Rehearsal (Encyclopedia of Psychology)
Mental activities associated with committing information to memory.
Rehearsal is a term used by memory researchers to refer to mental techniques for helping us remember information. Its technical meaning is not very different from our everyday use of the term. Actors rehearse their lines so that they won't forget them. Similarly, if we want to retain information over time, there are strategies for enhancing future recall. There are two main types of rehearsal. The first is maintenance rehearsal, which involves continuously repeating the to-be-remembered material. This method is effective in maintaining information over the short term. We have all had the experience of looking up a phone number and subsequently forgetting it (or part of it) before we have dialed it. This illustrates the fact that new material will fade from memory relatively quickly unless we make a purposeful effort to remember it. One of the advantages of a touch tone telephone is that the number can be dialed more quickly compared to the old rotary dial phones, thereby reducing the length of time required to keep the number in memory. Maintenance rehearsal typically involves rote repetition, either out loud or covertly. It is effective for maintaining relatively small amounts in memory for brief periods, but is not likely to affect retention in the long term.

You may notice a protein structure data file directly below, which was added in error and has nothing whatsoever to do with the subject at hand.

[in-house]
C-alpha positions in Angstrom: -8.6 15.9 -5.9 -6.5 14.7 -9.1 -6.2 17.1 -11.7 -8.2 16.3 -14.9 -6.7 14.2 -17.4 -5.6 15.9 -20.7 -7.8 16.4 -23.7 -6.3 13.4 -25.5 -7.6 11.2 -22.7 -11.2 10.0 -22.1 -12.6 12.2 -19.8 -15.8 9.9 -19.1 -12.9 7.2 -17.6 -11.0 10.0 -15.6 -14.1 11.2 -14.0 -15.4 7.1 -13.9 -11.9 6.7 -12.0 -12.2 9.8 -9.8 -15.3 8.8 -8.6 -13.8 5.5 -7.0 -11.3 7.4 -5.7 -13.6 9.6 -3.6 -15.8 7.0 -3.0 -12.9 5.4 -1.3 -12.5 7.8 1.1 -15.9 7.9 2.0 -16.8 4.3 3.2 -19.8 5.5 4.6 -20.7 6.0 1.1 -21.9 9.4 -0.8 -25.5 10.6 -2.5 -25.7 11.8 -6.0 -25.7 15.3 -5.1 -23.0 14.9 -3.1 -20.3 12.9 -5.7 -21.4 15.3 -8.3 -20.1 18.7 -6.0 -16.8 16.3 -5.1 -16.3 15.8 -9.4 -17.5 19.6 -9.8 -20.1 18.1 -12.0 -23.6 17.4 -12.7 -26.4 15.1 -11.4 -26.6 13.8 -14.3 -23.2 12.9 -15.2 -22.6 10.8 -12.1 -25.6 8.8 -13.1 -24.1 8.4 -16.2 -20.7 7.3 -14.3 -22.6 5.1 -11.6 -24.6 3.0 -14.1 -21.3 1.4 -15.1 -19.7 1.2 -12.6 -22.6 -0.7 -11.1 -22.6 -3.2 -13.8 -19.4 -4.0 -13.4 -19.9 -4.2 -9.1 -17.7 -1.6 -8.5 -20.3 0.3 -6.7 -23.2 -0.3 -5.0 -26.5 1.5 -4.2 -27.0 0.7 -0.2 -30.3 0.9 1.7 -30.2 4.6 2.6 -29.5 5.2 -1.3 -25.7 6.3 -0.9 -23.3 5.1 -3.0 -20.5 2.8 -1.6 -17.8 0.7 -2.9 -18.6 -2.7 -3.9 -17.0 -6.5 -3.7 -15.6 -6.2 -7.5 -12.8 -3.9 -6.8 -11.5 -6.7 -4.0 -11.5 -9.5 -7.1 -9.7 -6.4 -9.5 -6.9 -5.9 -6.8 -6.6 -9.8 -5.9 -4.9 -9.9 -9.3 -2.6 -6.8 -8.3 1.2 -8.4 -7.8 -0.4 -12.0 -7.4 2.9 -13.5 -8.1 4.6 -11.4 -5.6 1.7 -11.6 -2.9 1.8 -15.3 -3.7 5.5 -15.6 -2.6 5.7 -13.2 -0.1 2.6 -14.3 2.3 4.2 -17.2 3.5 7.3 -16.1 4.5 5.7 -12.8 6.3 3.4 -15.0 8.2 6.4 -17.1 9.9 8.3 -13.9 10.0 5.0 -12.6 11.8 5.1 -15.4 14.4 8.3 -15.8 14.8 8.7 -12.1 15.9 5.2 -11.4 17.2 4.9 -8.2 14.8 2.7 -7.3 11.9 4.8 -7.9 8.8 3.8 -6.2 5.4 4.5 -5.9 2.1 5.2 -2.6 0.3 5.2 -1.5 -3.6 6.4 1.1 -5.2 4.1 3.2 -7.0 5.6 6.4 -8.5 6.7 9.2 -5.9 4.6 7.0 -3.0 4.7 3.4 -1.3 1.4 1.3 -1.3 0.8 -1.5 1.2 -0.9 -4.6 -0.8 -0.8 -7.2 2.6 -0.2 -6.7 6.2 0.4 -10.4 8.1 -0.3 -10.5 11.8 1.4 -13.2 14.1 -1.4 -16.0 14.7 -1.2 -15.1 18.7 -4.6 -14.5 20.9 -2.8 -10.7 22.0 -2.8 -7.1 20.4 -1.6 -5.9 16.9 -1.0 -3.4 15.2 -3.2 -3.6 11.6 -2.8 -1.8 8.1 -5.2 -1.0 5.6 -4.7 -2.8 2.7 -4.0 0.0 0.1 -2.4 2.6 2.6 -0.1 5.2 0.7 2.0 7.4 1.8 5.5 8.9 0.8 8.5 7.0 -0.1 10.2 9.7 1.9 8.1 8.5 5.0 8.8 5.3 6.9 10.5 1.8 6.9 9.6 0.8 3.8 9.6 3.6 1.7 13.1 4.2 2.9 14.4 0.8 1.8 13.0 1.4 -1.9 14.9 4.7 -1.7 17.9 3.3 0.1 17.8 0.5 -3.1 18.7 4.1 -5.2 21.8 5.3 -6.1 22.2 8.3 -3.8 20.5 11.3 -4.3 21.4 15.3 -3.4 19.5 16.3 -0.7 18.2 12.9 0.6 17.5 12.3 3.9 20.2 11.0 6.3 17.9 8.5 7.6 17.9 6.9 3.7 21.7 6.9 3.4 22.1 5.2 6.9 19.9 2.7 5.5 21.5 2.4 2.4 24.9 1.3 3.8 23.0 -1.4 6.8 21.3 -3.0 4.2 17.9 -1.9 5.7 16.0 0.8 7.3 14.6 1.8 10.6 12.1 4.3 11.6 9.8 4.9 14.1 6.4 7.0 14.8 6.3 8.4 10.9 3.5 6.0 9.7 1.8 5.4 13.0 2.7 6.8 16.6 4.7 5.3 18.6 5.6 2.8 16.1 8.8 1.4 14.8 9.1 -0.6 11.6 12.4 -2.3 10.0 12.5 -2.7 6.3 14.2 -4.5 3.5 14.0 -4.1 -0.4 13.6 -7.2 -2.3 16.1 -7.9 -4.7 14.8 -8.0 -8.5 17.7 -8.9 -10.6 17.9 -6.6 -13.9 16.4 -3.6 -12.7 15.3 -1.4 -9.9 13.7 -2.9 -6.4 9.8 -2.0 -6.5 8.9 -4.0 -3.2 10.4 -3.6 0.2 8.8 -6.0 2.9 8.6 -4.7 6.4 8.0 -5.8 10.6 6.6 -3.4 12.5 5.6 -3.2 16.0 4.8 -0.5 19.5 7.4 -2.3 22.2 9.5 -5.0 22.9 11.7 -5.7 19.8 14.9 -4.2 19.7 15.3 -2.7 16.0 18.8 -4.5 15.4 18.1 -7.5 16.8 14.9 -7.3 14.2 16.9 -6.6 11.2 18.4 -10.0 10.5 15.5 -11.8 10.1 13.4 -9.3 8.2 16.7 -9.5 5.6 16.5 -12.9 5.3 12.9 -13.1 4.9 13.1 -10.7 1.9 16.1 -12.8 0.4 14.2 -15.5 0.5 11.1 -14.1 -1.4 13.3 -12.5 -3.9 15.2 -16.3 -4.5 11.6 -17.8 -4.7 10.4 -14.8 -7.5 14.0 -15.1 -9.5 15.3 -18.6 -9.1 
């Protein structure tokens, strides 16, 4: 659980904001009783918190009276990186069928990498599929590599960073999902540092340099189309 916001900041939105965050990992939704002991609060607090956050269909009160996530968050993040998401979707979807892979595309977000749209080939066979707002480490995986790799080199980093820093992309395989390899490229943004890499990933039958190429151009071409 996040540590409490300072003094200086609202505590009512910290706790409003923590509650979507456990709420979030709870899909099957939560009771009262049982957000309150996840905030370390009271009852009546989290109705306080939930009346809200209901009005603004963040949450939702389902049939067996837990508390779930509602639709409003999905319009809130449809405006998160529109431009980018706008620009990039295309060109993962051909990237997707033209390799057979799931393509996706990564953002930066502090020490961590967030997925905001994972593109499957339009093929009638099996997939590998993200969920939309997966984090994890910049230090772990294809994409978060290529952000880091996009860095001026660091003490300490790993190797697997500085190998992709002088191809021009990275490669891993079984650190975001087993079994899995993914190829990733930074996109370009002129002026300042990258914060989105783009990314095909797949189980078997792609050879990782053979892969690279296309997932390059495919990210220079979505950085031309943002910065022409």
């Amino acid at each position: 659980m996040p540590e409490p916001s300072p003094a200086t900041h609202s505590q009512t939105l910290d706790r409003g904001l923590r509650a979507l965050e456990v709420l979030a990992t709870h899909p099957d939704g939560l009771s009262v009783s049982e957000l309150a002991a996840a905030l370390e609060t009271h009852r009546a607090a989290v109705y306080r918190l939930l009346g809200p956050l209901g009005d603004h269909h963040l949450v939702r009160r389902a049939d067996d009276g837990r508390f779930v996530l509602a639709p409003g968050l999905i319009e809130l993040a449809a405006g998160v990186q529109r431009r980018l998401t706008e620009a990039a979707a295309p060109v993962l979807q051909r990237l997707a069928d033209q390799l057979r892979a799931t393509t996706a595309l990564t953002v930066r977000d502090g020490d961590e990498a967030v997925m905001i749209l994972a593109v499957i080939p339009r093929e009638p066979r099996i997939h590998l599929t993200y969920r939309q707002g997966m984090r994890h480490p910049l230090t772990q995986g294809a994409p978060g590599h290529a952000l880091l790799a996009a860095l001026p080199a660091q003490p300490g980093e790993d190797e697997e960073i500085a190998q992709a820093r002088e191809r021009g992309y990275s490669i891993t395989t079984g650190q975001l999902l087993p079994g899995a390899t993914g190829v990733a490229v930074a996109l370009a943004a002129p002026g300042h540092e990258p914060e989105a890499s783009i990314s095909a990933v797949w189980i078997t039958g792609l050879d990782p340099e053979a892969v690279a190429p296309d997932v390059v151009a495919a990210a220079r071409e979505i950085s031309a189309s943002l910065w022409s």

(The entire section is 452 words.)
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